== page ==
It’s Pride Month! Although there are no parades this year, Blogzine pays special attention to the queer community. Time to reveal the results of the online Queer Survey about coming out, relationships, sexuality and body positivity.
If a girl wants to be a warrior Let her be a a fucking warrior If a boy wants to be a princess Let him be a fucking princess
Last month I conducted an online survey through my Instagram stories. In this article I am revealing the answers and discuss certain issues. In order to properly interpret the results of the survey, it is important to share insight into who completed the survey as it might not represent the community as a whole.
When a queer person does it’s coming-out, he/she/they tells something noone or only a few people knew. Most of them feel vulnerable taking someone in confidence to share something very personal with them. How that person will react is not always predictable. A lot of fear and doubt can precede it. Sometimes there is even a lot of time between the decision to come out of the closet and actually doing it.
The research shows that almost 1 in 4 is scared to come out of the closet. When they finally do so, in most cases it goes well. In 20 % of the cases it did not go well and they had to deal with angry parents, bullying or hurtful statements from friends and family. 1 in 10 was even put at the door after coming out.
Out and proud
Once the coming out is over, the worst is over, isn’t it? Unfortunately, reality is different. 1 in 4 indicates that he/she/they cannot be openly queer in his/her/their own town or village. Almost half of the queer community deals with someone bullying or insulting them at least once a year. In 20 % of the cases even every month. 5 % of the people surveyed experiences homophobia every day. In most cases homophobia is limited to swearing words and remarks, in some cases violence is also involved. In recent years, the number of cases of queer bashing has risen significantly in our country.
I hate the word homophobia. It’s not a phobia. You are not scared. You are an asshole! – Morgan Freeman
Relationships and dating
Half of the interviewees do not currently have a relationship. The other half either have a partner, are married or are about to get married. 3 out of 4 find it difficult to find a (or the right) partner.
Dating is hard for everyone, whether you are straight or queer. But these are common issues almost every queer person has to deal with:
1. not sure if the other person is into the gender you identify with
2. pre-defined gender roles in queer couples make no sense
3. transphobia is a thing
4. higher rate of disapproval of the family
5. people question queer people’s sexuality
6. it’s possible to be considered too feminine/too masculine
7. it can be seen just as a fling
8. sharing exes happens very often
9. public display of affection is a risk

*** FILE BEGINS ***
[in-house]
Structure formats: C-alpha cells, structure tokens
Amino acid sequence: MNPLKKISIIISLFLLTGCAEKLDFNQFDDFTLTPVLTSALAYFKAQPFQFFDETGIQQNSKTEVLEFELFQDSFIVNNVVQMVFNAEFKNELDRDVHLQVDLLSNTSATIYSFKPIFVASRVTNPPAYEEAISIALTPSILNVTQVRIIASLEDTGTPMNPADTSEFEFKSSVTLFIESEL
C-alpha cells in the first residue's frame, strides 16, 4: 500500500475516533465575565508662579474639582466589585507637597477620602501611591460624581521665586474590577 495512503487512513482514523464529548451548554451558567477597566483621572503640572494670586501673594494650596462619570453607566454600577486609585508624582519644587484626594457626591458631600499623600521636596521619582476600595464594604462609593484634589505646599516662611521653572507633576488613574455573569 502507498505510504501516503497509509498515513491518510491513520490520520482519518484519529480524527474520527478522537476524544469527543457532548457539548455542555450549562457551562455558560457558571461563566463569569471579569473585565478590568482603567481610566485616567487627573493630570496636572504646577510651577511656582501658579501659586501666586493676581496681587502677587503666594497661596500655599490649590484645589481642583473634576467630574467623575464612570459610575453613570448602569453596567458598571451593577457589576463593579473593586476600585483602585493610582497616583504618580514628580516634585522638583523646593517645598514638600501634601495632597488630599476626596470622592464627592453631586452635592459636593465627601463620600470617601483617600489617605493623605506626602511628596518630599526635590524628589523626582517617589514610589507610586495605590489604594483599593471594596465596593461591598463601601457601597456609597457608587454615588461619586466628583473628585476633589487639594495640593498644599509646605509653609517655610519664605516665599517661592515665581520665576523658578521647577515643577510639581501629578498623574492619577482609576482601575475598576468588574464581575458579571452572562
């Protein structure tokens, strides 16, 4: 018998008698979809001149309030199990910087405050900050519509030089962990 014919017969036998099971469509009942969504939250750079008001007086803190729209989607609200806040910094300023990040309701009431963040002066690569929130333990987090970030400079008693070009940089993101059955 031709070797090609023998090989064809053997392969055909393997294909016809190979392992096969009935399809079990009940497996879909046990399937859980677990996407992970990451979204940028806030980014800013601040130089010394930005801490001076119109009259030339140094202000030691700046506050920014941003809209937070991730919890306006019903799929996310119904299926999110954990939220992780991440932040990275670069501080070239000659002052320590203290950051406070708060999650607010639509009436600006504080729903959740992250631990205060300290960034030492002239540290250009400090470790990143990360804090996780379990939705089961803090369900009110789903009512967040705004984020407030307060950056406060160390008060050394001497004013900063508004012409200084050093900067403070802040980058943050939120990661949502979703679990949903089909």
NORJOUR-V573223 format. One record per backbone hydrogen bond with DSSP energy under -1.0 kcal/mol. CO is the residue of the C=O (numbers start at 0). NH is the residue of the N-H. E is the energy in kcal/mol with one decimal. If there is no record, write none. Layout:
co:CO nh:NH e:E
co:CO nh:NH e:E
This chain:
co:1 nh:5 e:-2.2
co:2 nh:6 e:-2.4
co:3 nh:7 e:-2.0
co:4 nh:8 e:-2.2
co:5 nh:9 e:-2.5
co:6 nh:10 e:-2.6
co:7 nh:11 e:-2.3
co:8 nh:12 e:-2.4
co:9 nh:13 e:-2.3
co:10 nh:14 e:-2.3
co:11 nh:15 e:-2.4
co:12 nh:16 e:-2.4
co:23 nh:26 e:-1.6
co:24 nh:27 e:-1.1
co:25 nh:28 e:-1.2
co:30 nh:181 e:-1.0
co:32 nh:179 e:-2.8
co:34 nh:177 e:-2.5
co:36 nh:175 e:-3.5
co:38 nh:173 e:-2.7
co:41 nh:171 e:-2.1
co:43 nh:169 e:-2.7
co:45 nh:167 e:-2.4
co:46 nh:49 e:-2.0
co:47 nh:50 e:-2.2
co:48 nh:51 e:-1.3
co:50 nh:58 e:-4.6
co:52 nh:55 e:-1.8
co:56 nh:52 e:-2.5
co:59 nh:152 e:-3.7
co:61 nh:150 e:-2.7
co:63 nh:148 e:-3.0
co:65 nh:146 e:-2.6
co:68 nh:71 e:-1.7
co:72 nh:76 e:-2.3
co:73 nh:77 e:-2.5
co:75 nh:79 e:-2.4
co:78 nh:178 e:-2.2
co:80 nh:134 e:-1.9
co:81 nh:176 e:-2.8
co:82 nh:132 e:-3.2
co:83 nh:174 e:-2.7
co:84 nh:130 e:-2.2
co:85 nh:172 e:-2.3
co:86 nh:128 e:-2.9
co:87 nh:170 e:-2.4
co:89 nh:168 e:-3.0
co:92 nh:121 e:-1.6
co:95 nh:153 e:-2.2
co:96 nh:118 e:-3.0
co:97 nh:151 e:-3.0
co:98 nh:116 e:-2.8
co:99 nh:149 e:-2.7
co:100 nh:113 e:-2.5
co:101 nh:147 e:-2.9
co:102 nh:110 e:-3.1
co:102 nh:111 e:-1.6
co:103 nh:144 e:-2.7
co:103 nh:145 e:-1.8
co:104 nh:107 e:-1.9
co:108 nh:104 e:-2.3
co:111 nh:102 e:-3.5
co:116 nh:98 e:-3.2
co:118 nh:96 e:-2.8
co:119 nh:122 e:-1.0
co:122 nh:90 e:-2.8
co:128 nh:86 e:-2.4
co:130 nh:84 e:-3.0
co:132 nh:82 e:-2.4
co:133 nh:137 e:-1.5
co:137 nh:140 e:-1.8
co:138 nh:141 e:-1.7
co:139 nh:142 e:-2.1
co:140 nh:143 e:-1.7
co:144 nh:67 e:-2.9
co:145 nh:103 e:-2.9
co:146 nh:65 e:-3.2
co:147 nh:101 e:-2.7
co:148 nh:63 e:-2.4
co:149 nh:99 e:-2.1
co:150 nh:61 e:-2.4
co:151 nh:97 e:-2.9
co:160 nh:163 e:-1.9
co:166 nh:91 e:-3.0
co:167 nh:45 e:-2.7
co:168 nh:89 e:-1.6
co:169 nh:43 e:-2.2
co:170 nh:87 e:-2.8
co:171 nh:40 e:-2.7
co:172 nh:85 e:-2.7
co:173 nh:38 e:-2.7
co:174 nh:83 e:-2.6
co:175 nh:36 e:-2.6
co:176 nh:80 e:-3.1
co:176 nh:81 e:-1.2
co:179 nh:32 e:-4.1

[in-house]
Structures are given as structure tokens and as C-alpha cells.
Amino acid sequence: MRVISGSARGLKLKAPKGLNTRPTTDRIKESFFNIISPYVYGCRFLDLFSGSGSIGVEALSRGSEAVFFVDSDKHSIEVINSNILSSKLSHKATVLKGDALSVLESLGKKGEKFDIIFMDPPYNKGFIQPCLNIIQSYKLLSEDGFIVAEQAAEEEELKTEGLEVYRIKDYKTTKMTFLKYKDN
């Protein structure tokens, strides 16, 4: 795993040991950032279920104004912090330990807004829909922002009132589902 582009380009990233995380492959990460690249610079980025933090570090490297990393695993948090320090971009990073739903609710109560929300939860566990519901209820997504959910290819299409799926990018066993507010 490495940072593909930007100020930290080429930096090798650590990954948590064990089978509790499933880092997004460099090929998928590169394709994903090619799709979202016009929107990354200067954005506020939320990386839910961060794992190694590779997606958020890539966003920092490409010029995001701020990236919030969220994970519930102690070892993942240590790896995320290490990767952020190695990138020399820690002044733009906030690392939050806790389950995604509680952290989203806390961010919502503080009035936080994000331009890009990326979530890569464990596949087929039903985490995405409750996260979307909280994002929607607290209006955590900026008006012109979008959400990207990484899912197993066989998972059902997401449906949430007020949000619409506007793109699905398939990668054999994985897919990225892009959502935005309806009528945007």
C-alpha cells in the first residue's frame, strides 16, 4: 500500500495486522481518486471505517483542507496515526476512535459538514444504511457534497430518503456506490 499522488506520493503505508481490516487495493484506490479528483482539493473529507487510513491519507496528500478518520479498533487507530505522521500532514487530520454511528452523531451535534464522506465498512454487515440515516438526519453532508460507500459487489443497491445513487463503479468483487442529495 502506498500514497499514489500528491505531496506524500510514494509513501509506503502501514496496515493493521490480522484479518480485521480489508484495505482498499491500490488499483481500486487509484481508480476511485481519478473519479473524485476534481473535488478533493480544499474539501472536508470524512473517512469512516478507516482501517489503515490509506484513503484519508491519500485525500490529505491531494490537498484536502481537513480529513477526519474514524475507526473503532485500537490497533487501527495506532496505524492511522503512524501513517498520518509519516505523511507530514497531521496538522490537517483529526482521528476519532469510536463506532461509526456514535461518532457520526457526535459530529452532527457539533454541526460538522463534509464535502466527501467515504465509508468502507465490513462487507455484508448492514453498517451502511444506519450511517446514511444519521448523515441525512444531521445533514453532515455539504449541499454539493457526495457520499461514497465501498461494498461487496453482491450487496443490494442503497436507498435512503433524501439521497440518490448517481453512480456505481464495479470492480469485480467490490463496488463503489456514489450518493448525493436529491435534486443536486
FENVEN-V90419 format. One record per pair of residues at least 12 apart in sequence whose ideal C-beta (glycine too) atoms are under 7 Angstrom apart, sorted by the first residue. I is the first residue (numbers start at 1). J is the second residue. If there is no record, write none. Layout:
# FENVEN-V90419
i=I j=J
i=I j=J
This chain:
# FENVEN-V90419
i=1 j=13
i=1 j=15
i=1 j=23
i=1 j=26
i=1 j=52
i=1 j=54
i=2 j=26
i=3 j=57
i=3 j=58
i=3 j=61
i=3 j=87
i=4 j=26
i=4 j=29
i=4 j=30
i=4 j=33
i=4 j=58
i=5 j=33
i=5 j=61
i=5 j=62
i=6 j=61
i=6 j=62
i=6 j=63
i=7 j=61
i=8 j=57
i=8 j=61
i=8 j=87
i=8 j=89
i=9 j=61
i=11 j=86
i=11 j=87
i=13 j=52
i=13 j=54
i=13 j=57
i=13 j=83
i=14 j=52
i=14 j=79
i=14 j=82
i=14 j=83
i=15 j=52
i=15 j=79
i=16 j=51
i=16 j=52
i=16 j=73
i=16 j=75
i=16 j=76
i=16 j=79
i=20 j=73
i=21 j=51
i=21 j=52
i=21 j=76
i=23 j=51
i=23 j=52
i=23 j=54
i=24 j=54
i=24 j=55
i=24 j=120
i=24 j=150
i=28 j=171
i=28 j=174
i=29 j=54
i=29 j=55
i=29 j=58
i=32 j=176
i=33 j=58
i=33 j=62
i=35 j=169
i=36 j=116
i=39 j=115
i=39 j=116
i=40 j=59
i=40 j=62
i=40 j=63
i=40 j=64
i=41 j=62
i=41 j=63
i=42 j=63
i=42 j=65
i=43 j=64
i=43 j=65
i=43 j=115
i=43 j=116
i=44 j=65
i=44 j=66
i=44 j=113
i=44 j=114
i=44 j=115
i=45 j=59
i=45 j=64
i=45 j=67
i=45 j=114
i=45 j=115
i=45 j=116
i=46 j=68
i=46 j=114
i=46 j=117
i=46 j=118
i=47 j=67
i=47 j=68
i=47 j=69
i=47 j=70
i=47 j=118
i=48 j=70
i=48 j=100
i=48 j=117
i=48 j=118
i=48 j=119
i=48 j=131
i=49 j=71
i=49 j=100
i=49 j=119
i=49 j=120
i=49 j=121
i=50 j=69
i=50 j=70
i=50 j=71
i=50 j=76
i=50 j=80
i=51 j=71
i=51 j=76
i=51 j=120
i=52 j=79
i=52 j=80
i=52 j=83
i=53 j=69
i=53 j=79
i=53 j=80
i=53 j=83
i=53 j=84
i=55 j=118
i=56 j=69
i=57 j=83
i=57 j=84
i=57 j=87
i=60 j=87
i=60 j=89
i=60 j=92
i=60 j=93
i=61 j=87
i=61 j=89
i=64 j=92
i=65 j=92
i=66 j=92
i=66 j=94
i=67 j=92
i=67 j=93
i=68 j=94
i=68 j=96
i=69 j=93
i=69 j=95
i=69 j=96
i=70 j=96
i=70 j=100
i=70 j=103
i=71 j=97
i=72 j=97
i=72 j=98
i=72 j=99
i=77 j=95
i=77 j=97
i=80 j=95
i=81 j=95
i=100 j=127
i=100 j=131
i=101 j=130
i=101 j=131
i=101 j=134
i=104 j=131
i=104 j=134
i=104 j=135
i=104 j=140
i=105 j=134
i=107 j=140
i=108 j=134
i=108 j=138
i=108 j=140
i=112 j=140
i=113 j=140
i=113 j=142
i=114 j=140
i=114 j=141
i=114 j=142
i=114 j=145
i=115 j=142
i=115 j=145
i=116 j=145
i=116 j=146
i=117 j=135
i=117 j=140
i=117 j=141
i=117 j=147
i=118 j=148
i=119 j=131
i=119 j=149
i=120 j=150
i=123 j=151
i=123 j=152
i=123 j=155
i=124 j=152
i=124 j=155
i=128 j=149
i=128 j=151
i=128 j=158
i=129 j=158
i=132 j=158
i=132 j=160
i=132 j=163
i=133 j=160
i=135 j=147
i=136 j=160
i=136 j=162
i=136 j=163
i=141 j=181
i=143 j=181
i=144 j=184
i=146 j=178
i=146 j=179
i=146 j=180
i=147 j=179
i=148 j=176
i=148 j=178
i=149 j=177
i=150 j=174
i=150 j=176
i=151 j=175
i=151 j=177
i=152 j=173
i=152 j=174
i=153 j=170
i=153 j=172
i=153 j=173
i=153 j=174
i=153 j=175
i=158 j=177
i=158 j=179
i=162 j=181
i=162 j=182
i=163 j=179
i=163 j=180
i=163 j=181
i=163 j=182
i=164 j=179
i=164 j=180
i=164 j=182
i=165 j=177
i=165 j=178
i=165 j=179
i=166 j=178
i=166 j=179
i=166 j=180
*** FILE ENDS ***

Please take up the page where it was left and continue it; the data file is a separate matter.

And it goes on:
3 out of 4 says he/she/they sometimes feels insecure about his/her/their body. Number one is mainly because of their physique. More than half feels uncomfortable in the skin, and would like to lose weight or have more muscles. 1 in 10 also feels insecure about his/her/they private parts. With transgenders and transexuals this number rises to almost 85%.
Within the homosexual community there is also a big taboo around penis size. There’s evidence gay men take all this particularly seriously. A study (ten years ago) proved the connection between penis size and the self-confidence of a (gay) man. In extreme cases, men can suffer from body dysmorphic disorder*. This can eventually lead to anti-social behaviour, depression and even suicide.
*body dismorphic disorder: obsessive idea that some aspect of one’s own body part or appearance is severely flawed and therefore warrants exceptional measures to hide or fix it.
Let’s talk about sex
One of the most hated questions for a same-sex couple is: “who is the male/who is the female in bed?”. Although the sexual position and gender in a heterosexual couple are predefined, this is not the case with a queer couple. A female type of man can take up any sexual position: top, bottom or versatile. The same goes for a lesbian couple or a transgender couple.
1 in 3 has already been told that he/she/they is/are too masculin or too feminim to be either gay, bi, lesbian or queer. And 1 out of 4 has been rejected by a potential partner because he/she/they was/ were too masculin/too feminin. However, more half of the interviewees said that they would date a transgender man or woman.
Talking openly about sex with a partner doesn’t seem that difficult for many couples. That’s a good thing, because you’d better talk about what you like or dislike. Some things are certainly worth discussing, such as sex toys. 1 in 3 is in possession of a sex toy and prefers to use it together with his/her/their partner. 25% of the interviewees also like dirty talk.
As said before, these results are not representative for all members of the queer community in every country in the world. However, they do represent the results of the people interviewed during the online survey on instagram. If you want to discuss the numbers and wish to point out newer/broader statistics, don’t hesitate to send us a message.